Lesson 1 What varies?

Lesson 1 What varies? Teacher guide


The terms ‘variable’ and ‘value’ (as it applies to variables) and ‘relationship’ are introduced, together with recognising the possible relationships between two variables. These are described in terms such as: ‘when one goes up, the other goes up’; ‘when one goes up, the other goes down’; ‘they are not related’. Pupils work through a set of illustrated examples to get used to using the words and concepts of ‘variables’, ‘value’ and ‘relationship’. This activity is almost all concrete preparation, although the weight and size of beakers causes some cognitive conflict.

New key words: variables, values, relationships


For the introduction and demonstration

  • Workcards – 1 for each group
  • Notesheets for each group
  • Collection of about 15 books, varying in colour, size, fiction/non-fiction, exercise/text, etc.

For activity 1: coloured shapes

Two sets of coloured squares and triangles, large enough to be seen by whole class. Shapes can be made from coloured card and laminated or from coloured acetate so that they can be used on the overhead projector. (A template for the shapes can be found on the CD-ROM).

It is a good idea to mark each shape in each set with the number 1 or 2 so that they do not get muddled together. Small, large and medium sizes must be the same dimensions in each set.

Set 1, six shapes as follows

Triangles Squares
small blue medium blue

large blue

small red

medium red large red

Set 2, four shapes as follows

Triangles Squares
medium red large blue medium red large blue

Set 1 has

Variables Values
colour shape size red, blue

triangle, square

small, medium, large

Colour is related to shape (the relationship between variables).

Set 2 has

The same three variables but one of the values for size missing (small). Here the relationship has changed, the variable colour is related to the variable size.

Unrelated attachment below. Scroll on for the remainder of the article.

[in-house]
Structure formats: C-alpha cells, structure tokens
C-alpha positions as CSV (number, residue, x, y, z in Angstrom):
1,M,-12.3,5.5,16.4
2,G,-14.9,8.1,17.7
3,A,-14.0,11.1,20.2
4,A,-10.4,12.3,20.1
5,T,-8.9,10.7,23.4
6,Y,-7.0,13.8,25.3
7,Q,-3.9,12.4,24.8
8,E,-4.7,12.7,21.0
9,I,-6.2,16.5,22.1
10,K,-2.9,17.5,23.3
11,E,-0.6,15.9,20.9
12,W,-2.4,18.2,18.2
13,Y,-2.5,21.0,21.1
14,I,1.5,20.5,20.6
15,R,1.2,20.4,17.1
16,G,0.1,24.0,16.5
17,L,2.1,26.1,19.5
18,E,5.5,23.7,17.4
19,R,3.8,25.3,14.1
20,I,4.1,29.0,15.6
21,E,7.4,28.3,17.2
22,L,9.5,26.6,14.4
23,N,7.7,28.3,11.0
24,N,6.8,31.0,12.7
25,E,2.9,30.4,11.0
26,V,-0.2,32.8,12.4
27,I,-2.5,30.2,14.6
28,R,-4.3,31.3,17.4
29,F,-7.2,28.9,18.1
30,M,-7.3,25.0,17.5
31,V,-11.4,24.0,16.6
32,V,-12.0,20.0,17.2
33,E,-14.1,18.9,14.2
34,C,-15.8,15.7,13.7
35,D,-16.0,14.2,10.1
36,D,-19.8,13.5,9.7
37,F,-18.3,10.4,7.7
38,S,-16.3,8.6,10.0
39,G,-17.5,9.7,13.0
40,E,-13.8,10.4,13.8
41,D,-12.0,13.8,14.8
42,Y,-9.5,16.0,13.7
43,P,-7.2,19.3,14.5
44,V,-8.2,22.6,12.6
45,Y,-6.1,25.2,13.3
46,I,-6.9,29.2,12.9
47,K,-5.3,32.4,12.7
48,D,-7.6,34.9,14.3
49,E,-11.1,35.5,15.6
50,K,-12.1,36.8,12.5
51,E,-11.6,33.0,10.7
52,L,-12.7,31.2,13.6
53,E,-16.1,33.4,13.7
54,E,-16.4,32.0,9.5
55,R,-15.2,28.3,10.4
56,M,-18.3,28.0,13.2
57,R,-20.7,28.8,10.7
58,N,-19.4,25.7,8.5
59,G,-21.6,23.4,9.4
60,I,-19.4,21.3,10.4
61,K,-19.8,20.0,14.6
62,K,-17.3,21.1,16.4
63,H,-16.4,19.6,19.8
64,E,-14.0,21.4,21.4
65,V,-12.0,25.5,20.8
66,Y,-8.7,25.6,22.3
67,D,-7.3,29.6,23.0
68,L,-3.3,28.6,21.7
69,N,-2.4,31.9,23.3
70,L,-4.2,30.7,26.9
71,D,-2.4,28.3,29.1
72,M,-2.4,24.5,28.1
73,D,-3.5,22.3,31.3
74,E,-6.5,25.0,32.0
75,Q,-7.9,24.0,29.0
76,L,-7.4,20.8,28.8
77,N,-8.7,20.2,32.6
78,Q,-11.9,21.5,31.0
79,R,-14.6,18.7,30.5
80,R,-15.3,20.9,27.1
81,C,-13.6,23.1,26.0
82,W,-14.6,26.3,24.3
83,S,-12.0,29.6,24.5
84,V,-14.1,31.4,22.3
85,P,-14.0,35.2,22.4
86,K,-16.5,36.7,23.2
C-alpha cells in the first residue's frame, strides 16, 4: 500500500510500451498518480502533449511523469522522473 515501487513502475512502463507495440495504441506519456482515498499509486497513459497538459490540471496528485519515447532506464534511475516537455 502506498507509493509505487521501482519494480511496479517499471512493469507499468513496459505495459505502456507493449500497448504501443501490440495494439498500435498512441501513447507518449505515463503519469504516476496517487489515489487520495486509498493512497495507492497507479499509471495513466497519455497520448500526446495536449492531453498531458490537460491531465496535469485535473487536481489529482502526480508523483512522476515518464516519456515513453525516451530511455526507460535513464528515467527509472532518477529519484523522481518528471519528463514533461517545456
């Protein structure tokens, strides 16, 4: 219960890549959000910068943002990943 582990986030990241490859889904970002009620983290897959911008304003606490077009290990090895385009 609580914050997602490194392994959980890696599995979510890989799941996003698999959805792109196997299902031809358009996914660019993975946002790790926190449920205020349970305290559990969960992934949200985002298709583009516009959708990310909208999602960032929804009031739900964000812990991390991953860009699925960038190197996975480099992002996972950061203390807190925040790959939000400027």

For activity 2: coloured containers

Four coloured containers A, B, C and D. Two containers are red and the same large size; two containers are blue and the same small size. They are weighted with sand or lead shot as follows:

  • Small blue container A is weighted to have same mass as empty large red container C.
  • Small blue container B is weighted to have same mass as large red container D, which contains a 100 g mass.

Use coffee jars or plastic containers. The containers can be painted inside or have coloured paper wrapped inside. Lids should be sealed on with strong glue once the containers are correctly weighted. You may make up different loadings, as long as one large and one small container match to make one pair and the other large and small container match with a different mass as a second pair.

The contents of the containers should not be visible to pupils.

A top pan balance (ideally weighing to nearest gram or even 5 g) is also required or an old pair of kitchen scales. It is best to use an analogue reading, rather than digital to give pupils some indication of quantity.

For activity 3: pictures of relationships

Workcard 1  One set of cards between two pupils is adequate
unless you want them to be used for homework.


Thinking Science Lessons Copyright © by Caroline Yates, Michael Shayer, and Philip Adey. All Rights Reserved.

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